The number 8 may be lucky to Chinese in general, but hotel entrepreneurs in particular are pretty happy with 60 at the moment. Occupancy rates for China’s luxury hotels hovered around 60 percent in 2011, and many are saying this is welcome news.
“We haven’t felt the crisis that they are experiencing in the US and Europe,” said Charlie Dang, general manager of Northern China for Starwood Hotels & Resorts Worldwide Inc., owner of nine hotel chains including the St. Regis, Sheraton, Westin and W brands.
The Crowne Plaza Hotel, owned by InterContinental Hotels Group Plc, in the third-tier city of Dandong in Northeast China’s Liaoning province, reported an occupancy rate of 80 percent during the summer season and 60 percent during the winter. “These are very good results for us,” said the hotel’s public relations manager, Ren Shixuan. “Our current clientele is 60 percent tourists, here primarily for leisure. We’re really surprised by this figure. It’s really good for the hotel, because it means that we don’t have to rely so heavily on business travelers and won’t be hugely affected by any economic downturn,” she said.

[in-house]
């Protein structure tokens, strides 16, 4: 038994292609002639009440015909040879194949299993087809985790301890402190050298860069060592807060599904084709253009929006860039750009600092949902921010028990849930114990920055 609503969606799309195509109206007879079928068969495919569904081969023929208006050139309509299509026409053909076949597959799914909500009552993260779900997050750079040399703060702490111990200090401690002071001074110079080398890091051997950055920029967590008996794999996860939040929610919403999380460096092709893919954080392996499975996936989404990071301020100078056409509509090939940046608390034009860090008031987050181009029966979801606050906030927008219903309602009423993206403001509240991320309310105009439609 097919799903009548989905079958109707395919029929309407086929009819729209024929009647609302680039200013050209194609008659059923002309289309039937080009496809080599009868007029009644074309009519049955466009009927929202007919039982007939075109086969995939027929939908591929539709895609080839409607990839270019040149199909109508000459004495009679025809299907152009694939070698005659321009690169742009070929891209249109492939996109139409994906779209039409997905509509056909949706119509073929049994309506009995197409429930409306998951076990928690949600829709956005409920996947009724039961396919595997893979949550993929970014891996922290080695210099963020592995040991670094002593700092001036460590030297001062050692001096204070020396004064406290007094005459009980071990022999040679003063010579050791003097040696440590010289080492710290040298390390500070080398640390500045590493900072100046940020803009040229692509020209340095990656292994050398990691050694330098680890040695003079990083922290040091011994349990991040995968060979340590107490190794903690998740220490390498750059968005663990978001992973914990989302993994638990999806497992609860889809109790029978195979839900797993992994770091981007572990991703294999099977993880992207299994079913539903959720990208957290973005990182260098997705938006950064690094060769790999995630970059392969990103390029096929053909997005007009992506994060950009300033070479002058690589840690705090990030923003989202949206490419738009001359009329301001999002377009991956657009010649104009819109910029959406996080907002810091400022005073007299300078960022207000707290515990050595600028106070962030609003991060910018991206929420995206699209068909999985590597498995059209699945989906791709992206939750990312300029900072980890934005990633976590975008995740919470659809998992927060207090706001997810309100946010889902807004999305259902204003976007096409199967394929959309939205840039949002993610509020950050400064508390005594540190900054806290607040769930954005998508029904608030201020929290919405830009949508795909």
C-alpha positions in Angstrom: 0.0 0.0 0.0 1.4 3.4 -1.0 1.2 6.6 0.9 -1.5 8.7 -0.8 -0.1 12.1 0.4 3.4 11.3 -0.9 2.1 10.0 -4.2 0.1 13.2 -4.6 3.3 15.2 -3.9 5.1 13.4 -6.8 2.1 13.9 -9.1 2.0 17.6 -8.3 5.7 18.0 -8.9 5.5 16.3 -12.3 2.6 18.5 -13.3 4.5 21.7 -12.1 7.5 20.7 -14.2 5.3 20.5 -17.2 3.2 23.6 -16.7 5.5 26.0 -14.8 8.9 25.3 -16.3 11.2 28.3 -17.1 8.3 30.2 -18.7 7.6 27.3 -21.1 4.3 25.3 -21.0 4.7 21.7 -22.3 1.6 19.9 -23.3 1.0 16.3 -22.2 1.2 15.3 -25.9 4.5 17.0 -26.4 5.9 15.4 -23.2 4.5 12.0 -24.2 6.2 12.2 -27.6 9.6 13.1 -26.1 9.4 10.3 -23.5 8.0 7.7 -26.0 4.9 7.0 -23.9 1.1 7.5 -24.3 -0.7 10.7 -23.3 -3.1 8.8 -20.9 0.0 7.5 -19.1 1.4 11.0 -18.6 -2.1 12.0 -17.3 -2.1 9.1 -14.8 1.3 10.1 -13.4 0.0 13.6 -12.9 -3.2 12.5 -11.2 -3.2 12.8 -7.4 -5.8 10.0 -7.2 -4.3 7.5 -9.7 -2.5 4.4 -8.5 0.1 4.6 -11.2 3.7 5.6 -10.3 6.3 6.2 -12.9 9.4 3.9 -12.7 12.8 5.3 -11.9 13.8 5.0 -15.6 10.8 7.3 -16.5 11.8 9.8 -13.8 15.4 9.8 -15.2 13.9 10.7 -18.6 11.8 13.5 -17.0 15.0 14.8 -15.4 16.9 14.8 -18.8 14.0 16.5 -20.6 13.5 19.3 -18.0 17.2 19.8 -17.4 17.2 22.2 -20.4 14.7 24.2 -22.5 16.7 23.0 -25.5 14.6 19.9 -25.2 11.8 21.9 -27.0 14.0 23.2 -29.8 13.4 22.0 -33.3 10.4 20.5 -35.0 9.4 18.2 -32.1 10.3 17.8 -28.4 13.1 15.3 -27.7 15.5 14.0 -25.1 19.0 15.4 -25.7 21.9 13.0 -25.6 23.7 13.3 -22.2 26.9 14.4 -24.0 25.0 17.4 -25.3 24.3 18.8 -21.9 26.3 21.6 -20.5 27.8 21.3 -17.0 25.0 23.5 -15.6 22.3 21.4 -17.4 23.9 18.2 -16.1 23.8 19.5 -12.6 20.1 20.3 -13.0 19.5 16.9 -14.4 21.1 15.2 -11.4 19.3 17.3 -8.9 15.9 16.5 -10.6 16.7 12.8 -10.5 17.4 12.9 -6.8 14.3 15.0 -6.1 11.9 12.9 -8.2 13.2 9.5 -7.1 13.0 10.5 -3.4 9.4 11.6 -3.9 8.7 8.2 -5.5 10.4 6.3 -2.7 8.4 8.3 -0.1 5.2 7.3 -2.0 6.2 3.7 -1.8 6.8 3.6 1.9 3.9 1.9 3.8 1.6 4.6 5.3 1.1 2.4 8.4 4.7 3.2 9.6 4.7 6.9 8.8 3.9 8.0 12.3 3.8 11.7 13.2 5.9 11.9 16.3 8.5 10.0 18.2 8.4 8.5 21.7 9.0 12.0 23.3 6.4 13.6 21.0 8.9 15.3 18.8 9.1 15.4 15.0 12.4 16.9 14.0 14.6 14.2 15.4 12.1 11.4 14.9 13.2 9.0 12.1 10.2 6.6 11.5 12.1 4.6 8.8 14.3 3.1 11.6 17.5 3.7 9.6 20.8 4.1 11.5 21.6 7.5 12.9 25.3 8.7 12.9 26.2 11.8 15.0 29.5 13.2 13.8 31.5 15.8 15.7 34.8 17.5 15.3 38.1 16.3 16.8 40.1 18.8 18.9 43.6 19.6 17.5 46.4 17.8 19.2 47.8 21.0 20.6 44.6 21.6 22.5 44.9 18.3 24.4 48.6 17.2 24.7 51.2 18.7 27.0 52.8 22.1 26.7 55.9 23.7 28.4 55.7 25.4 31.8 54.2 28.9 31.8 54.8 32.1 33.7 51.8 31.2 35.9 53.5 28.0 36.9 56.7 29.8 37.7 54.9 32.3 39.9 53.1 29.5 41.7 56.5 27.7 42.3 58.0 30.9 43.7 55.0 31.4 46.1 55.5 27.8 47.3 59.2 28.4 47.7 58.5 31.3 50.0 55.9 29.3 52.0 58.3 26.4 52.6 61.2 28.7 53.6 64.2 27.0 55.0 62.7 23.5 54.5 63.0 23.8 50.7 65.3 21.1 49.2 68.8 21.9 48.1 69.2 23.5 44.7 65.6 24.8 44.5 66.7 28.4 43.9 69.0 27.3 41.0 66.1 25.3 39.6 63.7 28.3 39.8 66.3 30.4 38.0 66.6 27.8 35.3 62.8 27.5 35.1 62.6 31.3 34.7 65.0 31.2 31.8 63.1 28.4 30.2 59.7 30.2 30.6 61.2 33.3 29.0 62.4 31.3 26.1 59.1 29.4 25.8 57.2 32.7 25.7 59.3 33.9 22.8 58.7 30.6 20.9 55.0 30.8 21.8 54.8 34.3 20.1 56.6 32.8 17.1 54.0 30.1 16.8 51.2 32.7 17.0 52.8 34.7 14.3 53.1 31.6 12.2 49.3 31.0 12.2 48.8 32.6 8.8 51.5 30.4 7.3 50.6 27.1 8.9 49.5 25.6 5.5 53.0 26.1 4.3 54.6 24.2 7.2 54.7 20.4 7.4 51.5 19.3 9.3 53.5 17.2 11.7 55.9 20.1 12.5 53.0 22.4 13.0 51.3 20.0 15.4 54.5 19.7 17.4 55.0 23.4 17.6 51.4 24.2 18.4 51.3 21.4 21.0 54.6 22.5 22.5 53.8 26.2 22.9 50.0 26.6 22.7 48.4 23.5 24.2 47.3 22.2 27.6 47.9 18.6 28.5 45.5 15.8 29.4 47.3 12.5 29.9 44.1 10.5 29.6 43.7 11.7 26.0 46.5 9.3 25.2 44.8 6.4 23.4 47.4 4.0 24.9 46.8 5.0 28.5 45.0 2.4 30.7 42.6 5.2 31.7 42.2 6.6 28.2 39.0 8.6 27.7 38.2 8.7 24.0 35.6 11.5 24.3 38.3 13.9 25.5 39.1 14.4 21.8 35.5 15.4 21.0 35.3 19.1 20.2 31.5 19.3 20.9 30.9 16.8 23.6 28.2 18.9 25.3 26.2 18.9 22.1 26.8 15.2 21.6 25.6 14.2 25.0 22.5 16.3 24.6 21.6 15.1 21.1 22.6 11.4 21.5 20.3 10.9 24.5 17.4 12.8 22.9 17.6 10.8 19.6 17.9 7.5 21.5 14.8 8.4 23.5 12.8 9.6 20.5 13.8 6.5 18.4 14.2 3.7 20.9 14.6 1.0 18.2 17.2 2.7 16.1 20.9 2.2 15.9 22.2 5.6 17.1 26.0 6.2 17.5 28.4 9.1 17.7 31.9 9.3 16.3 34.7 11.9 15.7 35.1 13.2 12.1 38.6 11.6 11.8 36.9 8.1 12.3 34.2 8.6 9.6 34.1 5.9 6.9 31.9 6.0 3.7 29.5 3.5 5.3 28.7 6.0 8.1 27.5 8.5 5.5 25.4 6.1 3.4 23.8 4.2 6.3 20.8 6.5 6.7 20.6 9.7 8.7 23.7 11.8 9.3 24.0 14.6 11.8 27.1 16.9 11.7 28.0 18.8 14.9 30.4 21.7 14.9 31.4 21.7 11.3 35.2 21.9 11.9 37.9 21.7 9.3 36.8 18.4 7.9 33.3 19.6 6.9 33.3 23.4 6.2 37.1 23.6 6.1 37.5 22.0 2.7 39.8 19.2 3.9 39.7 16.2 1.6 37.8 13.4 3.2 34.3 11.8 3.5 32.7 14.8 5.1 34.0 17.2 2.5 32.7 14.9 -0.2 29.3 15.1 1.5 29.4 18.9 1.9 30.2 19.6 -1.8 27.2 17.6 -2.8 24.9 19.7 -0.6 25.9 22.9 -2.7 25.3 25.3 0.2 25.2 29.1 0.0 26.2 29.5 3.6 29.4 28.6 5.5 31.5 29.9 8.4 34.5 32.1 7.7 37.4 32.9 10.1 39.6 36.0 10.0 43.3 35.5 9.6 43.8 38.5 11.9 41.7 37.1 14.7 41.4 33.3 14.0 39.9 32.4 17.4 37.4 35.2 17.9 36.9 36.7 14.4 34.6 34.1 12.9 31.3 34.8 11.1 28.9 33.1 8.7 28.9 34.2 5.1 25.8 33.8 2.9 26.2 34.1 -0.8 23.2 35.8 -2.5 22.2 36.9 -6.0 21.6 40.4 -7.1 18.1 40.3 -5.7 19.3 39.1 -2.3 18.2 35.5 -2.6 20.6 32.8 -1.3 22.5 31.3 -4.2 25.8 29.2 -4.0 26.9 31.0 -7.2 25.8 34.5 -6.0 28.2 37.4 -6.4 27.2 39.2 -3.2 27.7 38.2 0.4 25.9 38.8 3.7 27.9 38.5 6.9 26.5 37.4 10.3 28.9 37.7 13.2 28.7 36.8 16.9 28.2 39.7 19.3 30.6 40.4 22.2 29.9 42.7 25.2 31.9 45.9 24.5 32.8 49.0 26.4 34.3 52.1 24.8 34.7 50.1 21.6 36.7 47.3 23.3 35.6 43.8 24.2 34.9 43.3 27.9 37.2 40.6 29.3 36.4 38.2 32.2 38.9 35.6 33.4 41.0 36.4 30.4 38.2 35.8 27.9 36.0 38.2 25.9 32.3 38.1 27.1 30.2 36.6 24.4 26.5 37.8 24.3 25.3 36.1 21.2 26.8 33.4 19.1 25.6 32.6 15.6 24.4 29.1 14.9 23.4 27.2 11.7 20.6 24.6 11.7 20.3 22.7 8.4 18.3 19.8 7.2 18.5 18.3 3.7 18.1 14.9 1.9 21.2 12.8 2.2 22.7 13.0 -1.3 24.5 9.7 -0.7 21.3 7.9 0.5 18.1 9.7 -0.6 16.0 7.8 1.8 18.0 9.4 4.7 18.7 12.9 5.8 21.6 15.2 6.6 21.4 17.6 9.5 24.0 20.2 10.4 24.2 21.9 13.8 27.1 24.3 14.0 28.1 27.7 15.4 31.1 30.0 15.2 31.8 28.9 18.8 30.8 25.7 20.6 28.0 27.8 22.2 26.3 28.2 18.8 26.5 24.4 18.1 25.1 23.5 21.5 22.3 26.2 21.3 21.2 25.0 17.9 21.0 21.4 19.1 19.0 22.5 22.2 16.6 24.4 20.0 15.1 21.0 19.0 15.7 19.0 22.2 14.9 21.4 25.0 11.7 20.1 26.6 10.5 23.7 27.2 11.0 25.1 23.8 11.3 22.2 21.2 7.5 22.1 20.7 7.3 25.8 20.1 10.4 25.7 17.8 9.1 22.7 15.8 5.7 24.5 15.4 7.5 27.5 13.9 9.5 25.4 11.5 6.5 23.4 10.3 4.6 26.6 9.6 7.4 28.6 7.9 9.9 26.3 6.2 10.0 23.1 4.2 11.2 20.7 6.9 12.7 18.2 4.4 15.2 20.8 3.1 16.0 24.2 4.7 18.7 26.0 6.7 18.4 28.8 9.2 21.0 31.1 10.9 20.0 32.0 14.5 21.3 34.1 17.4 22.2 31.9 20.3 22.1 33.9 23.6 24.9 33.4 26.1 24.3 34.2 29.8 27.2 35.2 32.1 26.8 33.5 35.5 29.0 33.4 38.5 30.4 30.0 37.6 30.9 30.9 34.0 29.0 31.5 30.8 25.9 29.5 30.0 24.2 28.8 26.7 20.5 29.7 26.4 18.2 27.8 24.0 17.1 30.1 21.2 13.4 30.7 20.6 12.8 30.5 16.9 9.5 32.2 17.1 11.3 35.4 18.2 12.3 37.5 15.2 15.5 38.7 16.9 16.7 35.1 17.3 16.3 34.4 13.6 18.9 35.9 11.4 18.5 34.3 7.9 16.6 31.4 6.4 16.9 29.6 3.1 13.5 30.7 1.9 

Dang said his hotels do not rely so much on international business anymore, but rather more on the domestic market, which makes up 60 percent of the company’s business across 22 hotels in Northern China. “Chinese customers used to be like 15-18 percent. Now it is 60 percent Chinese, so that’s where you see the power of Chinese customers growing,” said Dang.
Beijing is where most millionaires live according to the Hurun Report, released in April. In 2010, 17.7 percent of China’s luxury customers or 170,000 millionaires lived in Beijing, compared to 157,000 in Guangdong province (16.4 percent) and 132,000 in Shanghai (13.8 percent).
Luxury hotels in the country are becoming a tool to develop brand recognition and loyalty among Chinese travelers for when they travel overseas. China soared toward new tourism records with more than 50 million outbound travelers in the first nine months of 2011, according to the China Tourism Academy.
“The long-term prospects are good for luxury and other hotels,” said Konstanze Auernheimer, director of marketing and analysis at STR Global, a consulting and research group that has tracked hotel occupancy levels in China.
InterContinental, the largest international hotel company in Greater China has 162 hotels and plans to open an additional 143. Meanwhile, Starwood Hotels & Resorts Worldwide Inc. operated 92 hotels and has another 90 in the pipeline.
photo credit: four seasons shanghai